This has been one unbelievable week. Just two weeks ago on the same day my brother passed away, Mr. T gave his life to the Lord and has been on fire ever since. Today, on the eighth day, the last great day of the Feast, another guy gave his life to the Lord…right in the sukkah of all places! What a week!
We have just finished the most popular ancient Biblical festival of the year—the Feast of Tabernacles, better known as Sukkot in Hebrew. This is the very week Yeshua was born, the Temple of Solomon was dedicated, and will mark the Marriage Supper of the Lamb in the future. We had a nice 6×8 canvas sukkah (tent) and we were busting at the seams. It was maxed out with 7 chairs and two more outside of the door for a total of nine. The guys provided testimony after testimony of the Father doing incredible things in each life. Four weeks ago one of the men yelled how much he couldn’t stand me in the dorm to his bunkmate. This week he fully apologized and locked arms with us every night in the sukkah. Another man arrived two days ago and went straight from the bus into our group. OB had an incredible revelation of a message from God from his childhood. Another gentleman got saved. The testimonies were powerful. Of the twelve Sukkots in my life, this has been one of the best I have ever had—hand’s down.
One of the most amazing God winks of the entire week for me occurred last night. After everyone left, I decided to hang back and soak in the Spirit in the sukkah by myself. After zipping the door, I sat back in the chair, folded my arms and kicked up my feet on the old beat-up coffee table in the center of the sukkah. The Jewish group was still finishing their service in front of their sukkah. As I put my feet up and let out a breath of outdoor fresh air I looked up at the branches above the sukkah and heard the rabbi yell, “The stone that the builders rejected has become the chief cornerstone.” I almost fell out of my chair! He went on to say, “Hosanna, Hosanna, blessed is he that comes in the name of the Lord.” It took everything in me to not yell out, “Yeshua is His name!” But, I politely refrained and smiled as the Lord had clearly let me know He was there. The chances that they would come to that part in their service at just that exact moment is nil unless it was by divine appointment.
THE WATER LIBATION CEREMONY
We decided to do the water ceremony on the last day and it was beautiful. Everyone brought down a water bottle filled with water and we gathered in the sukkah to eat. I read the story of Elijah on Mt. Carmel from 2 Kings 18 and shared with them the power of the Spirit of Yahweh coming down and consuming the sacrifice, the stones, and all of the water. I shared the meanings of the components and their application to our lives: the water is the Word, the stones are us, the sacrifice is our praise, and the wood is the cross—our tribulations. We each took a large rock and headed over to a spot where we did our New Year’s resolution offering the other day.
We built a small rock pile with our rocks, representing each of us in community together. As we circled around it, I read John 7:37 where Yeshua says, “If anyone thirsts, let him come to Me and drink. He who believes in Me, as the Scripture has said, ‘out of his heart will flow rivers of living water.'” After reading Isaiah 12, historically read in the first-century water libation ceremony, we all poured our water on the make-shift altar. The only problem was: I forgot to tell them to take the tops off their squirt bottles, so it looked like nine guys going to the bathroom on some rocks. It was pretty funny. I can only imagine what it looked like from a distance.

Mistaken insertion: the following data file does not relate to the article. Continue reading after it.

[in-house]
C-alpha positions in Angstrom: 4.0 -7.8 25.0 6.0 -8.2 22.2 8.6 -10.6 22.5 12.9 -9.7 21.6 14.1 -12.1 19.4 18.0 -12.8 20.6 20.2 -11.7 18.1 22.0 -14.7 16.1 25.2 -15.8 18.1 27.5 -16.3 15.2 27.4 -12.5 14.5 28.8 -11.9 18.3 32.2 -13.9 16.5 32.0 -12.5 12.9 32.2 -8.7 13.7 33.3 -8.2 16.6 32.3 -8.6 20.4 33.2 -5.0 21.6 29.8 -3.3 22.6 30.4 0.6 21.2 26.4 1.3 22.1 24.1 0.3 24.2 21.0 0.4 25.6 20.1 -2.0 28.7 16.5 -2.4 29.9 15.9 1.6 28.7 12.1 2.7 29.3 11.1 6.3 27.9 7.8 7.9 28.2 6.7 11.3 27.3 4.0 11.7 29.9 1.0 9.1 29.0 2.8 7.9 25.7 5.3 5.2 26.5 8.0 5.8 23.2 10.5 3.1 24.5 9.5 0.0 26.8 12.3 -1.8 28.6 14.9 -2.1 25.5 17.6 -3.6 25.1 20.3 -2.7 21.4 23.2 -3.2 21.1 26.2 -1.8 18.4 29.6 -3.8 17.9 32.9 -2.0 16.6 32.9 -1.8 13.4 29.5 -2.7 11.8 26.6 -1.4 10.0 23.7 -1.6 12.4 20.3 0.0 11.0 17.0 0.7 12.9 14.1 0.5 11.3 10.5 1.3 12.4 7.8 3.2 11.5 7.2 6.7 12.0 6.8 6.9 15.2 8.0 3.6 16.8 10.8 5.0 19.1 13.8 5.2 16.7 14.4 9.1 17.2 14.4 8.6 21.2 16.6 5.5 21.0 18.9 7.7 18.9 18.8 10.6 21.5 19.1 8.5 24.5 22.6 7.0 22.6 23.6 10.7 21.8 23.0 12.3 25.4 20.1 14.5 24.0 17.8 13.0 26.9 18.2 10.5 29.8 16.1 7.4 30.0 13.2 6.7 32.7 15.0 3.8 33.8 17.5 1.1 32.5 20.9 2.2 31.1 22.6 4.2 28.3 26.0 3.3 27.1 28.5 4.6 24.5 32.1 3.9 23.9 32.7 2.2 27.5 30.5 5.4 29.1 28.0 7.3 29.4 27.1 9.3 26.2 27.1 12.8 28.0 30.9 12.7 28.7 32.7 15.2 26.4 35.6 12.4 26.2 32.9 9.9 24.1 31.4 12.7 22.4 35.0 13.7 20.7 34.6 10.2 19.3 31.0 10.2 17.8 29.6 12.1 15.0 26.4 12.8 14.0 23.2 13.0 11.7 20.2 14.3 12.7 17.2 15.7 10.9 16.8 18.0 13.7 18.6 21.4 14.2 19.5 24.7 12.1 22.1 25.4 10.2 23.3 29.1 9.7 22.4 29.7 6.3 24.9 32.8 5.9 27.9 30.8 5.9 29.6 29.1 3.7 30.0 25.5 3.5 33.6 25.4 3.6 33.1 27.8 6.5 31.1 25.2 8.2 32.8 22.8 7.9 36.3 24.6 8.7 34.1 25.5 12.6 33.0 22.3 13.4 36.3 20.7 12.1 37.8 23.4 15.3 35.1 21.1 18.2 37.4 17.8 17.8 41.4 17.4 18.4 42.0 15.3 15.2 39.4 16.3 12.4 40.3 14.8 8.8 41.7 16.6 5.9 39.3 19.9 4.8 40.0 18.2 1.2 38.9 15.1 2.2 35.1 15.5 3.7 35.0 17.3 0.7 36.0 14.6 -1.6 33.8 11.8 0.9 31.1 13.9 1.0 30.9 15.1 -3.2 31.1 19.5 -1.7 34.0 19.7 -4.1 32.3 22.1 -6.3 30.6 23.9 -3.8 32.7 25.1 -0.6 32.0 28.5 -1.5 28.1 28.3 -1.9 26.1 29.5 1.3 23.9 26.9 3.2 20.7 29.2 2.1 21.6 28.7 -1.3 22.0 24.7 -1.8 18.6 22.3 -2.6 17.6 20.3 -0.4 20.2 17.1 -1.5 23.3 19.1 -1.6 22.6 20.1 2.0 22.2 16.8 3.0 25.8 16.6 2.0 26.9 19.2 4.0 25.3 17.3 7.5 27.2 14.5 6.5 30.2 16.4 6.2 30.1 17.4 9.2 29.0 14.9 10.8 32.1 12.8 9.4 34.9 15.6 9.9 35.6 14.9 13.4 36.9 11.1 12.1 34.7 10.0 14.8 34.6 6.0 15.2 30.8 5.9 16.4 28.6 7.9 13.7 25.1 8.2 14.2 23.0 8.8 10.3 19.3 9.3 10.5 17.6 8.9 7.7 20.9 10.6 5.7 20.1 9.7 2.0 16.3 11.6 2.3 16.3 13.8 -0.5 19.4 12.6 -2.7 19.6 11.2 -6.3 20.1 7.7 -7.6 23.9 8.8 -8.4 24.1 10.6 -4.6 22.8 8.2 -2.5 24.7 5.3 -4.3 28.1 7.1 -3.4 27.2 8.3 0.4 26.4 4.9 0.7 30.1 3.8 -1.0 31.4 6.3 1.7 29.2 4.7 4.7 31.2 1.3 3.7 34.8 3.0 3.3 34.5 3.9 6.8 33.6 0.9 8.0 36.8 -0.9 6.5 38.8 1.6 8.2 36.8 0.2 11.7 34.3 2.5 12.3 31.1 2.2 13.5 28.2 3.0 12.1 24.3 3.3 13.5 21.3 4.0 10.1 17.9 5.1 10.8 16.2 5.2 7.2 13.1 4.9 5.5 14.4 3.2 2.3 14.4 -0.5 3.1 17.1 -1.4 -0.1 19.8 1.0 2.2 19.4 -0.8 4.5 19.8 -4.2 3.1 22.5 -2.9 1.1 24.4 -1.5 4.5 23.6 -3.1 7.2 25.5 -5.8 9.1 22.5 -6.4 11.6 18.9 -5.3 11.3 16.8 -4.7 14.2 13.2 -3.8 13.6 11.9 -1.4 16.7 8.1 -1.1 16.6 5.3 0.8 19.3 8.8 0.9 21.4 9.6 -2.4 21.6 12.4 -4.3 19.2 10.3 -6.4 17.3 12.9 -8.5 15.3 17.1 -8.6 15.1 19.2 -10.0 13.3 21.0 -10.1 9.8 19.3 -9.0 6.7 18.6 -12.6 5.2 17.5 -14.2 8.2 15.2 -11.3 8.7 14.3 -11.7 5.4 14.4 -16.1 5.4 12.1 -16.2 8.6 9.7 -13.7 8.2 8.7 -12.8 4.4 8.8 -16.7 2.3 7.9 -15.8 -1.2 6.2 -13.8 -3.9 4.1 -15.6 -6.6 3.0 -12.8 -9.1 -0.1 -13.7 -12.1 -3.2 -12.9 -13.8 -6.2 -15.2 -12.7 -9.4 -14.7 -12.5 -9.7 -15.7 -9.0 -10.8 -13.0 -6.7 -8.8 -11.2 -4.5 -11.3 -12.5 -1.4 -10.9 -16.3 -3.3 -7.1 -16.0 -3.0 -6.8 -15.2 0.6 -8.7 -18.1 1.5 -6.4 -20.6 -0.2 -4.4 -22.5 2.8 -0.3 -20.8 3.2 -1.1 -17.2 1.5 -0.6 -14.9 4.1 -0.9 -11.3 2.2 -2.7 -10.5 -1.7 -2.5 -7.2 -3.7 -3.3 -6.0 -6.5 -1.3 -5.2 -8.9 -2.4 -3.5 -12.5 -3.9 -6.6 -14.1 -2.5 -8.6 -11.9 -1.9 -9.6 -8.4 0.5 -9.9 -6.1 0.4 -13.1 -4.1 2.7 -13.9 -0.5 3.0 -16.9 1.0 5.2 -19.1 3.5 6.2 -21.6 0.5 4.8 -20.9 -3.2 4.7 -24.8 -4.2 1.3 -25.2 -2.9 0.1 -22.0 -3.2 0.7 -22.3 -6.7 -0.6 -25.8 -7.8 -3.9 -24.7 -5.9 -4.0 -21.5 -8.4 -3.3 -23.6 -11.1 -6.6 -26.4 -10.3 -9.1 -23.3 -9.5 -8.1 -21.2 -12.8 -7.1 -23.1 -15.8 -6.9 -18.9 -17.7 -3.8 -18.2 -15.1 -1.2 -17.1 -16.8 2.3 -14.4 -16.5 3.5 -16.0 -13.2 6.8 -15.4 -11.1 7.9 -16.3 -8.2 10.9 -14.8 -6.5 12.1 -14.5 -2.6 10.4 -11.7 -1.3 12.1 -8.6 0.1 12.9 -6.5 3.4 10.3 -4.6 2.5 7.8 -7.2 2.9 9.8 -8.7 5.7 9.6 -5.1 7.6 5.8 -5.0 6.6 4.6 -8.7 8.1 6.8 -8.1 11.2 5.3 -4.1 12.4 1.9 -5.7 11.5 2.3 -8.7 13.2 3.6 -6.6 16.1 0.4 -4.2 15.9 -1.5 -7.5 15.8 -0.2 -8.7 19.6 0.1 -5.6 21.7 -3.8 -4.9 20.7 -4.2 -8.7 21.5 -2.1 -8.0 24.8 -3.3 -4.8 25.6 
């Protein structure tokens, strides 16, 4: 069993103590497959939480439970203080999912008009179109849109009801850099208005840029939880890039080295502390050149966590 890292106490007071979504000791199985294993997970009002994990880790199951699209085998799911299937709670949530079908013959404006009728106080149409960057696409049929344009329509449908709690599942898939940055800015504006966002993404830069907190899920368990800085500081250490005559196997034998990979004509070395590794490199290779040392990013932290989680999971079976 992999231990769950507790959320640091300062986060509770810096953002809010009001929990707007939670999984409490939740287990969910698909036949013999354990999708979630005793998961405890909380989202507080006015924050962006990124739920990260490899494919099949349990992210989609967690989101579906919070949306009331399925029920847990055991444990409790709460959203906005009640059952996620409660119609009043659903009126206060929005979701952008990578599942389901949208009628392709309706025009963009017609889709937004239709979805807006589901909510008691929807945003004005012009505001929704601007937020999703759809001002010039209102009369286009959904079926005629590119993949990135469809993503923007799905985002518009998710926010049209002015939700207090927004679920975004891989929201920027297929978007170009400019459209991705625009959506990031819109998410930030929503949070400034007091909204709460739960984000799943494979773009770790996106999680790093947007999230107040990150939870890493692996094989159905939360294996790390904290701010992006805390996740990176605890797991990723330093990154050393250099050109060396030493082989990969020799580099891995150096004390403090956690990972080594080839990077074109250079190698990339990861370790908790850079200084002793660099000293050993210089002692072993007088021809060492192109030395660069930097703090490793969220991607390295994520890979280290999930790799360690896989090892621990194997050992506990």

Anyway, I explained to them that the pouring of the water on the altar was connected to recognizing all blessings from heaven (shemayim) are given by the Creator and that starts with water (mayim) which gives life. Like our ancestors of old, we were giving back to the Lord what He first gave us and asking Him for another great year of being rained on by the water of His Word and the power of His Spirit (fire). May the drought of His Word finally be broken. Afterward, we each prayed with arms locked in football huddle style and I finished by praying over each one of them. We closed with a song led by a guy who stood against us two weeks ago (the irony) and we ended the night in hugs as we walked back to camp.
All week we have been ridiculed, mocked, some asking questions in curiosity, others calling us a cult—Yep, it seems to follow me. Incredibly, just like in the time of our Messiah, virtually all of the ridicule came from the other Christians. For us? We had the time of our lives as we laughed together, cried together, rejoiced together, and watched the Holy Spirit create a brotherhood that is one of the sweetest brotherhoods I have ever experienced or witnessed in my life. My wife said that her Sukkot of seventy people was one of the best that she has ever attended as well. Even though we are forced to be apart for this season, the Father has blessed us both with a season of joy. Although I did shed a tear last night as I sat in the sukkah alone meditating on His greatness, it quickly turned to tears of joy as I realized that He has kept His end of the deal. He has never left me or forsaken me and has finally turned my mourning into dancing.
May Yahweh bless each of you this incredible holiday season.
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